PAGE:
Isoflavonoids play many roles in plant-microbe interactions, including rhizobia-legume symbiosis and defense responses [28]. Isoflavones are essential for nodulation because of their ability to induce the nodulation genes [29]. Further, isoflavones often serve as precursors of more antimicrobial isoflavonoid phytoalexins. Isoflavonoid phytoalexins include isoflavones, isoflavanones, pterocarpans, isoflavans, and coumestans [26]. Often, more than one type can be found in a single plant species and the same isoflavonoids may be produced by different plant species. In soybean, daidzein is metabolized to produce glyceollins, which serve as defense mechanisms against several, primarily fungal, pathogens [30]. In the model legume Medicago truncatula, formononetin is metabolized into medicarpin, a phytoalexin that is conncected with pathogen resistance [31]. Other isoflavonoid phytoalexins include, e.g., formononetin derivative pisatin from pea (Pisum sativum) or genistein derivative kievitone and daidzein derivative phaseollin from french bean (Phaseolus vulgaris) [26].
The amounts of phytoestrogens produced by a plant depend mainly on growing conditions and on the plant cultivar. The isoflavone concentration raises sharply during stress (e.g., lowered humidity, pathogen attack, or plant diseases) and is, to a large extent, influenced by environmental and climatic conditions like temperature, precipitation, harvest period, or soil fertility. The final isoflavone concentration is also influenced by the post-harvest processing [25,32,33].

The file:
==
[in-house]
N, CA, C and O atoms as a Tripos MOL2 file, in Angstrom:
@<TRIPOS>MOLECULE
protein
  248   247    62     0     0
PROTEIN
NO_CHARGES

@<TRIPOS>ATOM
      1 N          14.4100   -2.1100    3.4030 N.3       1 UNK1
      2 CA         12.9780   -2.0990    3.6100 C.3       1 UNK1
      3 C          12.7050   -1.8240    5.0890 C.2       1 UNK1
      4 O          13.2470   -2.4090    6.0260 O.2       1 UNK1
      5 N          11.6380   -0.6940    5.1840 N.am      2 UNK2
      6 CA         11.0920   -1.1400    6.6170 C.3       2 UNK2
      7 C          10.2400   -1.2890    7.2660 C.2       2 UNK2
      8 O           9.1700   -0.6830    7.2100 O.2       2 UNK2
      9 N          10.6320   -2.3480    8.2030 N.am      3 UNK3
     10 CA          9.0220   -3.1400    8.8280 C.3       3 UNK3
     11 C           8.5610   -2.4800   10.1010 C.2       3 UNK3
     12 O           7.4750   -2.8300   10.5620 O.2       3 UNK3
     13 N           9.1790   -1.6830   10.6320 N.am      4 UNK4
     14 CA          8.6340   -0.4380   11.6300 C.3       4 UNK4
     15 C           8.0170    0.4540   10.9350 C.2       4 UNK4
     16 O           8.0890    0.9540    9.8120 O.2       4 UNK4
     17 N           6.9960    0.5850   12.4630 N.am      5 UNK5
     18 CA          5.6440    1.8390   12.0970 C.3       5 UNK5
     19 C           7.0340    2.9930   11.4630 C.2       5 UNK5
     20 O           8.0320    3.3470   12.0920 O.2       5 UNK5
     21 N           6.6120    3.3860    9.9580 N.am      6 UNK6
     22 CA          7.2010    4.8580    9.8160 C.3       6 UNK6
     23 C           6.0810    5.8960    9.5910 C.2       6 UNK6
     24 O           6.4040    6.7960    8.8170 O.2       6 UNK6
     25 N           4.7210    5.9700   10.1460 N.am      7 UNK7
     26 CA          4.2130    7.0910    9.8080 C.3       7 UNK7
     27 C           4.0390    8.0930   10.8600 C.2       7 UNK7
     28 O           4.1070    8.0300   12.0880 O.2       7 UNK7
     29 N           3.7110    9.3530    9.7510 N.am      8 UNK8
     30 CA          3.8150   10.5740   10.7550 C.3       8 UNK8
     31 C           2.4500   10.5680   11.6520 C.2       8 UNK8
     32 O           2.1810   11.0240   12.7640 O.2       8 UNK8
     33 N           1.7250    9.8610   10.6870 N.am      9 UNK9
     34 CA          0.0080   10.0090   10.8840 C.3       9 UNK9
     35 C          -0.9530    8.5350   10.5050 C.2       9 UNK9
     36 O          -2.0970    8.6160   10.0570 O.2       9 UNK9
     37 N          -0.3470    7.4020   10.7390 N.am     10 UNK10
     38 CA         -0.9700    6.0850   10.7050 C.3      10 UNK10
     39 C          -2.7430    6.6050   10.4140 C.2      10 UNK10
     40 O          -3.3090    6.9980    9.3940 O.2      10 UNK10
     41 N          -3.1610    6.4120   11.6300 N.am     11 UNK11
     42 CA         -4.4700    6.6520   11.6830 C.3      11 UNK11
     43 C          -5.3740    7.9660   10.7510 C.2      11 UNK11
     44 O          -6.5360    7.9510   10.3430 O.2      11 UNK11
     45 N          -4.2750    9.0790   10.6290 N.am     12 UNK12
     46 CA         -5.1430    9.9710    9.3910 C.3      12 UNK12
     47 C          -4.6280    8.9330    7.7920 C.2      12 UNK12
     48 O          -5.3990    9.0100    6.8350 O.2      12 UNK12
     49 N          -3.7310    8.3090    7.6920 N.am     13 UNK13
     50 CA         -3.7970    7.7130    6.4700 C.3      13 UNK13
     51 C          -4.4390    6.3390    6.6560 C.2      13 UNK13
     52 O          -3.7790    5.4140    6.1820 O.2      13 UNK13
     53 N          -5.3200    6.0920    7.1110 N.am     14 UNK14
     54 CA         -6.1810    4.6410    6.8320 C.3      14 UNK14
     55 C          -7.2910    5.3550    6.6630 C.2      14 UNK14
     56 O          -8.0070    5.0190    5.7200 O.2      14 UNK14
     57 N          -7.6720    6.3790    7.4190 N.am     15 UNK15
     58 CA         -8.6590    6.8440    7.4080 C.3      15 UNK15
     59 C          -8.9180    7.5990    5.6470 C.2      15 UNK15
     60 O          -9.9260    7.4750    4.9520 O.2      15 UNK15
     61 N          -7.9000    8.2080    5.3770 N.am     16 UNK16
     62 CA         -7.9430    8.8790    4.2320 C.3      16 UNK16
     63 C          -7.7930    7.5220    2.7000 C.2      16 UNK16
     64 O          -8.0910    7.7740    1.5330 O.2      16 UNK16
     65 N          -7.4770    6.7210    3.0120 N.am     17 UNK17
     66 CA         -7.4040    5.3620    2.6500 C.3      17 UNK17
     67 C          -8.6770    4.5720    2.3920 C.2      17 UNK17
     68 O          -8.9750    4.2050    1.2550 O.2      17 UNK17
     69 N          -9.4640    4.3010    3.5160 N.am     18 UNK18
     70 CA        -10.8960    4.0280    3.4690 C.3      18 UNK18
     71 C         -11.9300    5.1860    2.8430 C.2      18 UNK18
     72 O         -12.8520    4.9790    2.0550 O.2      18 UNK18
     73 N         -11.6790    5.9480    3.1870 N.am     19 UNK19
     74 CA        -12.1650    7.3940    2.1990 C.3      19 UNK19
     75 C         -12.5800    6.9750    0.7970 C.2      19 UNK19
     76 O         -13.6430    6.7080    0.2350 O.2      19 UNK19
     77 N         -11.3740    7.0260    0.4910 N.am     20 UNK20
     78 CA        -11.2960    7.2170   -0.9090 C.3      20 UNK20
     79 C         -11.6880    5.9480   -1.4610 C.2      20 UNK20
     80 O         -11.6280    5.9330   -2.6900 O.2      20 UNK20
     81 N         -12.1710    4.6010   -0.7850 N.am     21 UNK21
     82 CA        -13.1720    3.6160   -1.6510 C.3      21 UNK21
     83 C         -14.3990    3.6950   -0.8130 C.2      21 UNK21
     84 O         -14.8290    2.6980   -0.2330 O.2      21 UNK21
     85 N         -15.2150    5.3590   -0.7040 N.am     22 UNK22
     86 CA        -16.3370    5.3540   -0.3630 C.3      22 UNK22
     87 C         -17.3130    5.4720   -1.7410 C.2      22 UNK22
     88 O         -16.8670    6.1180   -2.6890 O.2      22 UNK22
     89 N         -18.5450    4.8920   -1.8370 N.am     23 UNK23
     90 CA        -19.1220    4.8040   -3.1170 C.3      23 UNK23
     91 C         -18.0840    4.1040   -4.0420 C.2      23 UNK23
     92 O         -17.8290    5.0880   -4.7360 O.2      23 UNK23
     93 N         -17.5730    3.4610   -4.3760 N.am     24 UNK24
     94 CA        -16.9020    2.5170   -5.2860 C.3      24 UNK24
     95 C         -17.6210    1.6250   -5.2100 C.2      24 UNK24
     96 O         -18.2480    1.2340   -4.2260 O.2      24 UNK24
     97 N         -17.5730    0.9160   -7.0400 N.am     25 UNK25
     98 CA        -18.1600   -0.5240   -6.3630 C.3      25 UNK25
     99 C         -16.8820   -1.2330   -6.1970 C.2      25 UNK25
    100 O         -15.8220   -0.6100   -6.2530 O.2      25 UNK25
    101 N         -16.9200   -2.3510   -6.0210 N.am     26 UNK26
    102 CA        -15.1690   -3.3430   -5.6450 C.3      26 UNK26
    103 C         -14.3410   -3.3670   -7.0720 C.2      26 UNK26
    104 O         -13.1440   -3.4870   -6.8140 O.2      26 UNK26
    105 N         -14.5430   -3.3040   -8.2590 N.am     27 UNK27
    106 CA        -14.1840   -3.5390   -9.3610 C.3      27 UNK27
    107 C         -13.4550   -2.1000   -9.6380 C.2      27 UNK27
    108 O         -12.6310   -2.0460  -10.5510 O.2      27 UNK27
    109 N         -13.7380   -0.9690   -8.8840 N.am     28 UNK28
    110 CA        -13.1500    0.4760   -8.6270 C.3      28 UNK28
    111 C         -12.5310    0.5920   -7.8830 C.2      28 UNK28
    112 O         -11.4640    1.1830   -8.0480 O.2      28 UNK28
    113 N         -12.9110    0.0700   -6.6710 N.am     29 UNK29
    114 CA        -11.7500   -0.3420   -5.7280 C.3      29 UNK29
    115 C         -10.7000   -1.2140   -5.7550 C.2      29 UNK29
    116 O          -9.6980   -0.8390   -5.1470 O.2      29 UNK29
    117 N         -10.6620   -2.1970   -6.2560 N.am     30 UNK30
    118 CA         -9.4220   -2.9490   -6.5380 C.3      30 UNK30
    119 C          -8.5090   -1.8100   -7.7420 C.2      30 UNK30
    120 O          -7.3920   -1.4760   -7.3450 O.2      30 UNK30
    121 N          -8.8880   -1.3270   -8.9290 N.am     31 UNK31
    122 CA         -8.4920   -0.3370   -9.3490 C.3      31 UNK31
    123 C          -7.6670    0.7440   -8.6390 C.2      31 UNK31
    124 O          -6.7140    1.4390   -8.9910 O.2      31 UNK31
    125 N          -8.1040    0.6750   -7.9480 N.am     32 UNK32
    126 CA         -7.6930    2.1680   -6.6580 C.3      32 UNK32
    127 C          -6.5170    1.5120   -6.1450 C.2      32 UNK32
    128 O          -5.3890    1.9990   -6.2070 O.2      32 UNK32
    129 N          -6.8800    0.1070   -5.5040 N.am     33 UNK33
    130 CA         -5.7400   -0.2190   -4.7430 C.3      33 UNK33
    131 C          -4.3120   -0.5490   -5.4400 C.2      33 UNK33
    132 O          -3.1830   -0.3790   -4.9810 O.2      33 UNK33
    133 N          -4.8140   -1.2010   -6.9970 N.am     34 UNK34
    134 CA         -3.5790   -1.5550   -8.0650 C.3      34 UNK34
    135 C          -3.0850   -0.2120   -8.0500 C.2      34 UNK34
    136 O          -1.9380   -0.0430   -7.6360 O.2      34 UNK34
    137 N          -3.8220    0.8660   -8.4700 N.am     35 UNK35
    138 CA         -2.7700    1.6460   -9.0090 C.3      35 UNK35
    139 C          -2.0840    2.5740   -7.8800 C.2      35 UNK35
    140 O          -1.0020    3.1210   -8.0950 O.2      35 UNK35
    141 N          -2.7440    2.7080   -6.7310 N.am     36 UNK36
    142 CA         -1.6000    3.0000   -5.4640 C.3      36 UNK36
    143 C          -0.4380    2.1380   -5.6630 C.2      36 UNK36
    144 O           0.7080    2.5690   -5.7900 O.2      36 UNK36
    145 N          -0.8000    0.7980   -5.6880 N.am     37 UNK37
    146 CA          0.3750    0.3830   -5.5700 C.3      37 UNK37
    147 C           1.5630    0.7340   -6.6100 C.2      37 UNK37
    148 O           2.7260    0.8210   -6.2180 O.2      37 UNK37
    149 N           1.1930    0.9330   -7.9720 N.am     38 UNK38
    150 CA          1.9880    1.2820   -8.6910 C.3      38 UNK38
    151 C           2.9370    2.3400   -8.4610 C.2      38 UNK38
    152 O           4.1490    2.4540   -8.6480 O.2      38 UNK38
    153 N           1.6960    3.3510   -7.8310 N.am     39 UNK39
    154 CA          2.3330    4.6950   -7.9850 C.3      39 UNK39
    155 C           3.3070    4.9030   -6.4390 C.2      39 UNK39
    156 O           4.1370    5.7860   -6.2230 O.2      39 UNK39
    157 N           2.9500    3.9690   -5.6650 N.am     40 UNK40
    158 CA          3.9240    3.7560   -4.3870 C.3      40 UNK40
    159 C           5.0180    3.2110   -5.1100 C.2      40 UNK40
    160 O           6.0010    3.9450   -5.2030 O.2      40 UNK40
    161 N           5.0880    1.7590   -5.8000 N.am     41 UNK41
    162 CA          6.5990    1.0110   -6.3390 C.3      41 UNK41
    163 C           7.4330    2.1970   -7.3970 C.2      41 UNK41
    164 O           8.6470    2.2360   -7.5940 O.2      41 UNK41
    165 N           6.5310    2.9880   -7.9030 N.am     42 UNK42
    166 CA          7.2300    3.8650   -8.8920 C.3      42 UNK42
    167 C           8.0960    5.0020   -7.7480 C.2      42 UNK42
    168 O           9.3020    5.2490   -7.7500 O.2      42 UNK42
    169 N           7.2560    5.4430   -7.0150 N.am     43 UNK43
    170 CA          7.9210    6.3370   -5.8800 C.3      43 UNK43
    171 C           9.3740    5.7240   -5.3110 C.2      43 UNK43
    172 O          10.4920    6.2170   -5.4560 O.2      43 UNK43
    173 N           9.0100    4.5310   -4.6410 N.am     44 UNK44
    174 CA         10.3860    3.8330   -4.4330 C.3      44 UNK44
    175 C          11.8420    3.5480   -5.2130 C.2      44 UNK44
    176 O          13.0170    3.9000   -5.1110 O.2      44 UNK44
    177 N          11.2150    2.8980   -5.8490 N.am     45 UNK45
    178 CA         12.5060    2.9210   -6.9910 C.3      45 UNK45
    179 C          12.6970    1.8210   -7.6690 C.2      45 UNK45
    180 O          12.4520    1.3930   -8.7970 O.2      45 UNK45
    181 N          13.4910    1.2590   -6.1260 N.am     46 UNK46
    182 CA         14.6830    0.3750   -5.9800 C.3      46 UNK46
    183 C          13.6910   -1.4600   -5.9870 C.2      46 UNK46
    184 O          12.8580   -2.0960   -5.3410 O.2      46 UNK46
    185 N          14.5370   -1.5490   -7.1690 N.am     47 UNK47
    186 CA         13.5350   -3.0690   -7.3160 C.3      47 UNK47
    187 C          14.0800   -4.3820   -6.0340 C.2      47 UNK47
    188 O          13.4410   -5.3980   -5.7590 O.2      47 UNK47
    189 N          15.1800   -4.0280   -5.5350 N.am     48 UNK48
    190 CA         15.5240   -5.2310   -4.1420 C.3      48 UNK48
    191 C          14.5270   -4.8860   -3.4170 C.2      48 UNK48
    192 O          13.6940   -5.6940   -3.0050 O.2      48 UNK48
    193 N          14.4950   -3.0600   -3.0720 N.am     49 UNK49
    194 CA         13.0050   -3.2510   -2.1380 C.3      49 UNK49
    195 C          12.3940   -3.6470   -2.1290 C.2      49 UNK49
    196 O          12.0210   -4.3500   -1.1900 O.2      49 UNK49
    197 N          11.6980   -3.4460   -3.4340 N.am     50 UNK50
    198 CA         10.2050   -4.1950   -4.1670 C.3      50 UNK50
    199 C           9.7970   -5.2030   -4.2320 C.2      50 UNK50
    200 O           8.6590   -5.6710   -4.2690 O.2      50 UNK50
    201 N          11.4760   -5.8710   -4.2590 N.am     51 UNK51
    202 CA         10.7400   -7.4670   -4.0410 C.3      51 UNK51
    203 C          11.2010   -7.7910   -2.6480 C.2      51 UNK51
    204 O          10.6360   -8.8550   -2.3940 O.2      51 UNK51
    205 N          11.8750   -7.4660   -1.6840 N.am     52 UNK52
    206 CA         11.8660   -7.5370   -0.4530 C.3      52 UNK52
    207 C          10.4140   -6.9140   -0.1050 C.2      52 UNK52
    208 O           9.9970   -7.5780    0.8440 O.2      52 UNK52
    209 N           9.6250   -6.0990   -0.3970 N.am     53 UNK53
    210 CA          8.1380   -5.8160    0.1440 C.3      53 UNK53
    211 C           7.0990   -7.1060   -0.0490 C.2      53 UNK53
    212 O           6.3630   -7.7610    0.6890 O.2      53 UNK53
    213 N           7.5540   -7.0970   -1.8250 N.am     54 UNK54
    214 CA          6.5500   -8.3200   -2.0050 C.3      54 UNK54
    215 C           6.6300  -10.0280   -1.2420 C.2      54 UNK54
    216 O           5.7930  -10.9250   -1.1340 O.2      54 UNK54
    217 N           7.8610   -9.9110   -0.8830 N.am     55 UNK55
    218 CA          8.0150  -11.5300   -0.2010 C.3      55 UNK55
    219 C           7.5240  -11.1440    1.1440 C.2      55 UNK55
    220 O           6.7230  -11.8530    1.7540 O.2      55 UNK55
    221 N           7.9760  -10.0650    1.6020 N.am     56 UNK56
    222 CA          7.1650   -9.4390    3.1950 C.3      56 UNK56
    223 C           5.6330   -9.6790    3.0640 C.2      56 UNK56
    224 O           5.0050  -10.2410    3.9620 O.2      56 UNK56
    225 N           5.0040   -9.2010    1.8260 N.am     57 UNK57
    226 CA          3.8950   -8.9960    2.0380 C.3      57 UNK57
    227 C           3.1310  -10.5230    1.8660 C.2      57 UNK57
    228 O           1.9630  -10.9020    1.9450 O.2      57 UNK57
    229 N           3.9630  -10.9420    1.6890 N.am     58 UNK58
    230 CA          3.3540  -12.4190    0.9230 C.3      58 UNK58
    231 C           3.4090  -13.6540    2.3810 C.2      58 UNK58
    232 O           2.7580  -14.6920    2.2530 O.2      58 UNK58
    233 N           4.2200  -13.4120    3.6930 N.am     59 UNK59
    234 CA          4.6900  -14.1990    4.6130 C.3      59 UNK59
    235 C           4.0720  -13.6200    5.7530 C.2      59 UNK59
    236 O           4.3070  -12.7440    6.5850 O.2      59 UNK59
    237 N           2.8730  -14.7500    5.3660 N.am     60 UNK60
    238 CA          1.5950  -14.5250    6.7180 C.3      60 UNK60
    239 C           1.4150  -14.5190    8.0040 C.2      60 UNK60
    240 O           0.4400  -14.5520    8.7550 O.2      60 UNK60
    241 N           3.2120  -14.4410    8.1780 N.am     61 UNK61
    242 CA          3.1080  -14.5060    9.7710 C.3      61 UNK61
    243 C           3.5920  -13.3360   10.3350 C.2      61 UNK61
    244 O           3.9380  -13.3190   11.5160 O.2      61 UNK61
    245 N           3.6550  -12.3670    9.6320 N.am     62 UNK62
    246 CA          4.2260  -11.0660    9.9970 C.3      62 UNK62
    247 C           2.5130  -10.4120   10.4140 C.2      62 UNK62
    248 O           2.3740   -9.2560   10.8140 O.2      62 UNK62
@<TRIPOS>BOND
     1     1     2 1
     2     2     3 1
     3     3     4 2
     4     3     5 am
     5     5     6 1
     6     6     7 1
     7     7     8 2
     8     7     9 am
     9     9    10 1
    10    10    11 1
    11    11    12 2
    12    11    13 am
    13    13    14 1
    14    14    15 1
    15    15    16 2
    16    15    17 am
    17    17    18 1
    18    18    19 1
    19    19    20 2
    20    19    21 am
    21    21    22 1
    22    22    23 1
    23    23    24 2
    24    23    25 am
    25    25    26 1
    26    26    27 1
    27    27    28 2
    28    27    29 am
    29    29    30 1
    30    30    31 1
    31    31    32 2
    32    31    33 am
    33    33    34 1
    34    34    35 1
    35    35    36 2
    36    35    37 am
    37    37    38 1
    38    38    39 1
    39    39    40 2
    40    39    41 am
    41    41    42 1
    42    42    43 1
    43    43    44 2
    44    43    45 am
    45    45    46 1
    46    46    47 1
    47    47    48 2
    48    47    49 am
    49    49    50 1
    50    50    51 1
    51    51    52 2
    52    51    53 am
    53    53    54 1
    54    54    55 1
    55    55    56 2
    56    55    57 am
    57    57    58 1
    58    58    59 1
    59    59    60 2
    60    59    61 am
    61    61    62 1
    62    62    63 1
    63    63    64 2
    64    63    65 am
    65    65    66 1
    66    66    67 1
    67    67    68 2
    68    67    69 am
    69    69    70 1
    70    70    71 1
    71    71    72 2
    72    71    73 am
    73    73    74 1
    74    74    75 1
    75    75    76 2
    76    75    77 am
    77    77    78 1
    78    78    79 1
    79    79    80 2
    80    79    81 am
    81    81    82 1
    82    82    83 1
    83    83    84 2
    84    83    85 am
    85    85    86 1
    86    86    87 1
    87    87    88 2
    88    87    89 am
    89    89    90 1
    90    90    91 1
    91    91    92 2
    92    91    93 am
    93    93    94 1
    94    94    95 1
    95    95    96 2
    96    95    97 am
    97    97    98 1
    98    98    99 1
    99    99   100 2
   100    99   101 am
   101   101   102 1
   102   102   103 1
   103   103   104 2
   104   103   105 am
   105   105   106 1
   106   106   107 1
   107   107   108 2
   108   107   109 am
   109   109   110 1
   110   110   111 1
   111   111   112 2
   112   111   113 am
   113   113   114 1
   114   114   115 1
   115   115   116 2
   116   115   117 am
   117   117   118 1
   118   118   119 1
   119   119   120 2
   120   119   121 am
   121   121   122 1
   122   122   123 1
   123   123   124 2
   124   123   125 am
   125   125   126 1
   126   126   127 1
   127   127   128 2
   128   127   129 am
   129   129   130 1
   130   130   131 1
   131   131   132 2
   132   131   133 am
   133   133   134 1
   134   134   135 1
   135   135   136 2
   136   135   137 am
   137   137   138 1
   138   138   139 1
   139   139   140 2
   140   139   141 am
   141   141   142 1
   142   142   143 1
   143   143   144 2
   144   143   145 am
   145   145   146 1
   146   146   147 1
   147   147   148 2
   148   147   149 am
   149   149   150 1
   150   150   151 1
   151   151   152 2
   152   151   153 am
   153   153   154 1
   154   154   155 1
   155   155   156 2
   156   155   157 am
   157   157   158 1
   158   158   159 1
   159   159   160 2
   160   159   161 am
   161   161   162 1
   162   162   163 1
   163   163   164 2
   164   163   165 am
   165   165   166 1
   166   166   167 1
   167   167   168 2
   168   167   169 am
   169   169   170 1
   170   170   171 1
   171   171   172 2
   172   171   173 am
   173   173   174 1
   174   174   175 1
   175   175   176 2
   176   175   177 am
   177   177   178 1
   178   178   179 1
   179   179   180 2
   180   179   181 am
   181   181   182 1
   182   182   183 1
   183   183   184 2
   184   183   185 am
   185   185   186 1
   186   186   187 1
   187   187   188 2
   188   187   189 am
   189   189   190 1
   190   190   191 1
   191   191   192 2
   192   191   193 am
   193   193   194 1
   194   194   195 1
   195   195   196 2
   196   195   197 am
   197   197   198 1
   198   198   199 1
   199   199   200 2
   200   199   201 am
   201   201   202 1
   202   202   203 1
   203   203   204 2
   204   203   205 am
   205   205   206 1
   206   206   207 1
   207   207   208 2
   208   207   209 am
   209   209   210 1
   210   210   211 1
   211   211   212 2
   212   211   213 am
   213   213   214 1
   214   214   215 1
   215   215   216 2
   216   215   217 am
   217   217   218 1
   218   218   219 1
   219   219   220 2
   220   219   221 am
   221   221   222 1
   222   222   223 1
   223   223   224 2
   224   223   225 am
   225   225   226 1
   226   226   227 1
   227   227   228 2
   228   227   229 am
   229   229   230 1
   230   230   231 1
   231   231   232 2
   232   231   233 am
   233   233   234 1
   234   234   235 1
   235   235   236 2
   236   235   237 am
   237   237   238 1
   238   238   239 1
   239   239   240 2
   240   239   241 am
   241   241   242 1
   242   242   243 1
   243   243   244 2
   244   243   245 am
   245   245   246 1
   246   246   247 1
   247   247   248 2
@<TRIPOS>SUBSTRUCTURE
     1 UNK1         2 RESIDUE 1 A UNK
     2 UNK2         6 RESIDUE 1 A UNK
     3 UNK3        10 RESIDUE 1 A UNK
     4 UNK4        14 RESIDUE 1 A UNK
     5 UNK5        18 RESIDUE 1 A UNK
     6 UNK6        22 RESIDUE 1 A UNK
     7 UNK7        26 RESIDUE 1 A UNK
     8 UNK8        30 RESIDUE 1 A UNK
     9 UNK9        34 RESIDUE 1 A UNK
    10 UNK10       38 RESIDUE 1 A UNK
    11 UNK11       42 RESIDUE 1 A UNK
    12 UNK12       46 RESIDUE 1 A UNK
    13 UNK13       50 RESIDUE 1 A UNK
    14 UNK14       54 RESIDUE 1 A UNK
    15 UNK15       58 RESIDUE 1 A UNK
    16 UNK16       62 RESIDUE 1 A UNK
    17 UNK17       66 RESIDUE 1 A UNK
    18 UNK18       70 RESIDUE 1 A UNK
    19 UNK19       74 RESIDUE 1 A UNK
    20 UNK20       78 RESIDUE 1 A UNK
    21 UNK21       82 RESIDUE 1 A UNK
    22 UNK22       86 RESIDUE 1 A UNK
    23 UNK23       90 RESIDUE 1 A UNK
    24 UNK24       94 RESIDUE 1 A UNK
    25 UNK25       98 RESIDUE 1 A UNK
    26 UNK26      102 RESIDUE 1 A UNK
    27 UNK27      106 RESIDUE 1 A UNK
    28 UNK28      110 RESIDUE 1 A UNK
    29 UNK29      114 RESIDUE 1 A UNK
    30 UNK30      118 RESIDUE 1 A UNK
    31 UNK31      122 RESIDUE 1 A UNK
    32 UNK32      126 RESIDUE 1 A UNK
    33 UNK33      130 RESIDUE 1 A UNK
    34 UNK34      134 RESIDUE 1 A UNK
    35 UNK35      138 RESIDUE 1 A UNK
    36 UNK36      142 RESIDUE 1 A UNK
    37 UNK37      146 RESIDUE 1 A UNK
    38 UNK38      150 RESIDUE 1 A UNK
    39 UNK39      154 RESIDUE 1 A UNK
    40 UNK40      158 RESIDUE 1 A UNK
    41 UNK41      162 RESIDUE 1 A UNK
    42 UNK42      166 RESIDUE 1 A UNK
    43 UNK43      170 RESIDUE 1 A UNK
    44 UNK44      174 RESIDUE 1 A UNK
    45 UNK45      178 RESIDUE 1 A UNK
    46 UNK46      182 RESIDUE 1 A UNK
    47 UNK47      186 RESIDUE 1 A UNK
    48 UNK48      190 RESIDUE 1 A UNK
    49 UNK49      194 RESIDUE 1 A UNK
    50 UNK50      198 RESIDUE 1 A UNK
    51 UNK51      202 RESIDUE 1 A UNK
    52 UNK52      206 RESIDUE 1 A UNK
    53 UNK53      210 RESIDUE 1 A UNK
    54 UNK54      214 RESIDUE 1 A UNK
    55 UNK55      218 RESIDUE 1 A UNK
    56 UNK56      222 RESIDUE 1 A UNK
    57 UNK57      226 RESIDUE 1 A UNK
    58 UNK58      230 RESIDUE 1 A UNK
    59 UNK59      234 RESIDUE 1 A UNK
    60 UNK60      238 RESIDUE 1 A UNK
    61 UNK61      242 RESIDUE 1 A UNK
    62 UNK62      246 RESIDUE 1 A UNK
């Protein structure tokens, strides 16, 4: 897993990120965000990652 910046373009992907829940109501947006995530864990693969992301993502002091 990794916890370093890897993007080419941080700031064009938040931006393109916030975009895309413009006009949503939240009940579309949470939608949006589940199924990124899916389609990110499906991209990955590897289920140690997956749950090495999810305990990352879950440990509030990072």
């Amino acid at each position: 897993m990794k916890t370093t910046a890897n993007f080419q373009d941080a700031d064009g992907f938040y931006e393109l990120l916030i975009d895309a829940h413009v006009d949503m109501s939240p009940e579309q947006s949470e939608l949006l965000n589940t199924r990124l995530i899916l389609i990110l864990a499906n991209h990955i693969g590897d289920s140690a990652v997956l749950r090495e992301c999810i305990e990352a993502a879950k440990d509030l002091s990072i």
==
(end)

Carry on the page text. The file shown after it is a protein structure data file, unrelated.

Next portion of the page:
4. Isoflavone Occurrence Relevant for Animals and People

Isoflavones occur primarily in legumes [23]. In the diet of farm animals, soybean (Glycine max), red clover (Trifolium pratense) and white clover (Trifolium repens), and alfalfa (Medicago sativa) are important isoflavone sources. In soybean, isoflavone content (mainly daidzein, genistein, and their conjugates) amounts to 1.2–4.2 mg/g dry weight [1]. Red clover contains the most phytoestrogens, 10–25 mg/g dry weight, whereas white clover contains 0.5–0.6 mg/g dry weight [34]. These phytoestrogens comprise mostly isoflavones, mainly formononetin, which can account for 0.8–11 mg/g dry weight [35]. In alfalfa, the isoflavone content amounts only to 0.05–0.3 mg/g dry weight [36]. The content of isoflavones depends on the plant part, growth stage, cultivar, growing conditions, and preservation method [25,33].
In connection with the human diet, the main sources of isoflavones are soy and soy-derived products. The content of isoflavones in soy beans is approximately 1.5 mg/g, whereas the contents in soy-derived foods are usually lower [37]. Other dietary sources of isoflavones include chickpeas and beans, and small amounts of isoflavones are also contained in other plant products, such as fruits, vegetables, and nuts [38]. Apart from this, in the western (primarily American) population, the consumption of cow’s milk and dairy products was found to participate in the total isoflavone intake [39]. As isoflavone sources, red clover products are used also in human dietary supplement production for the reduction of menopausal symptoms in women [40].

5. Isoflavone Metabolism in Animals